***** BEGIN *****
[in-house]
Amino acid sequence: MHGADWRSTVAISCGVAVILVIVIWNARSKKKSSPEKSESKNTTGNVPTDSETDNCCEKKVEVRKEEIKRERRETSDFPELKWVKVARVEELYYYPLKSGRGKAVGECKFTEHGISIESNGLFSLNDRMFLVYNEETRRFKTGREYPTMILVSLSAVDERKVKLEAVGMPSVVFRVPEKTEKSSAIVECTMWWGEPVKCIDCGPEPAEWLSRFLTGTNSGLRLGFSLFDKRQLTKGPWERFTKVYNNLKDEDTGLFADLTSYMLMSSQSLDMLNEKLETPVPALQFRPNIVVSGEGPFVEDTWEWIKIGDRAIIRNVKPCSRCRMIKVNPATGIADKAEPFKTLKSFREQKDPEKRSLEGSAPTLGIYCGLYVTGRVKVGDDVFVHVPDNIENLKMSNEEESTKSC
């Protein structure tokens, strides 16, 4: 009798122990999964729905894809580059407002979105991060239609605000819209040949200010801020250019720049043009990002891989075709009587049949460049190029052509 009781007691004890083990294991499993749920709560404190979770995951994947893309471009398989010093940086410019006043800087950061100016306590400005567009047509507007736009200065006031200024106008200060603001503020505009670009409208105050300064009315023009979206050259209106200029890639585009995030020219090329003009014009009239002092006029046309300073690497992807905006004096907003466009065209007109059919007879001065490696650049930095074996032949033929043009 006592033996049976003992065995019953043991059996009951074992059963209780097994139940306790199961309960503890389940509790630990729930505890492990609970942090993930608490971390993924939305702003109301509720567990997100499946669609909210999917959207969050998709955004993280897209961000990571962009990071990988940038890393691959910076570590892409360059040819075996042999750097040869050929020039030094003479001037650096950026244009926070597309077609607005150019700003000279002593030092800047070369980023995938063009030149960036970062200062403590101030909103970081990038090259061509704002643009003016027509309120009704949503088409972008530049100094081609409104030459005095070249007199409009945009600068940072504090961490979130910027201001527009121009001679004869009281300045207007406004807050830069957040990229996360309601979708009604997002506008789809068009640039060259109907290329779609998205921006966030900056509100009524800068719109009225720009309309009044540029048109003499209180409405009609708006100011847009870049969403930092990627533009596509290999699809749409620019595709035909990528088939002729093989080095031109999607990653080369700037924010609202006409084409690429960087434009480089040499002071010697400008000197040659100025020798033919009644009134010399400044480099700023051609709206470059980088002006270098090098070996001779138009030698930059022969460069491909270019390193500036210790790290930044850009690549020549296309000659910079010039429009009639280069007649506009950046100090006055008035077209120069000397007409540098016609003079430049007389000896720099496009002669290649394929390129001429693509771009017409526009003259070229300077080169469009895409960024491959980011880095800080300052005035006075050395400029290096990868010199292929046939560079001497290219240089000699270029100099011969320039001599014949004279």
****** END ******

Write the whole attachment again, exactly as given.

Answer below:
[in-house]
Amino acid sequence: MHGADWRSTVAISCGVAVILVIVIWNARSKKKSSPEKSESKNTTGNVPTDSETDNCCEKKVEVRKEEIKRERRETSDFPELKWVKVARVEELYYYPLKSGRGKAVGECKFTEHGISIESNGLFSLNDRMFLVYNEETRRFKTGREYPTMILVSLSAVDERKVKLEAVGMPSVVFRVPEKTEKSSAIVECTMWWGEPVKCIDCGPEPAEWLSRFLTGTNSGLRLGFSLFDKRQLTKGPWERFTKVYNNLKDEDTGLFADLTSYMLMSSQSLDMLNEKLETPVPALQFRPNIVVSGEGPFVEDTWEWIKIGDRAIIRNVKPCSRCRMIKVNPATGIADKAEPFKTLKSFREQKDPEKRSLEGSAPTLGIYCGLYVTGRVKVGDDVFVHVPDNIENLKMSNEEESTKSC
């Protein structure tokens, strides 16, 4: 009798122990999964729905894809580059407002979105991060239609605000819209040949200010801020250019720049043009990002891989075709009587049949460049190029052509 009781007691004890083990294991499993749920709560404190979770995951994947893309471009398989010093940086410019006043800087950061100016306590400005567009047509507007736009200065006031200024106008200060603001503020505009670009409208105050300064009315023009979206050259209106200029890639585009995030020219090329003009014009009239002092006029046309300073690497992807905006004096907003466009065209007109059919007879001065490696650049930095074996032949033929043009 006592033996049976003992065995019953043991059996009951074992059963209780097994139940306790199961309960503890389940509790630990729930505890492990609970942090993930608490971390993924939305702003109301509720567990997100499946669609909210999917959207969050998709955004993280897209961000990571962009990071990988940038890393691959910076570590892409360059040819075996042999750097040869050929020039030094003479001037650096950026244009926070597309077609607005150019700003000279002593030092800047070369980023995938063009030149960036970062200062403590101030909103970081990038090259061509704002643009003016027509309120009704949503088409972008530049100094081609409104030459005095070249007199409009945009600068940072504090961490979130910027201001527009121009001679004869009281300045207007406004807050830069957040990229996360309601979708009604997002506008789809068009640039060259109907290329779609998205921006966030900056509100009524800068719109009225720009309309009044540029048109003499209180409405009609708006100011847009870049969403930092990627533009596509290999699809749409620019595709035909990528088939002729093989080095031109999607990653080369700037924010609202006409084409690429960087434009480089040499002071010697400008000197040659100025020798033919009644009134010399400044480099700023051609709206470059980088002006270098090098070996001779138009030698930059022969460069491909270019390193500036210790790290930044850009690549020549296309000659910079010039429009009639280069007649506009950046100090006055008035077209120069000397007409540098016609003079430049007389000896720099496009002669290649394929390129001429693509771009017409526009003259070229300077080169469009895409960024491959980011880095800080300052005035006075050395400029290096990868010199292929046939560079001497290219240089000699270029100099011969320039001599014949004279």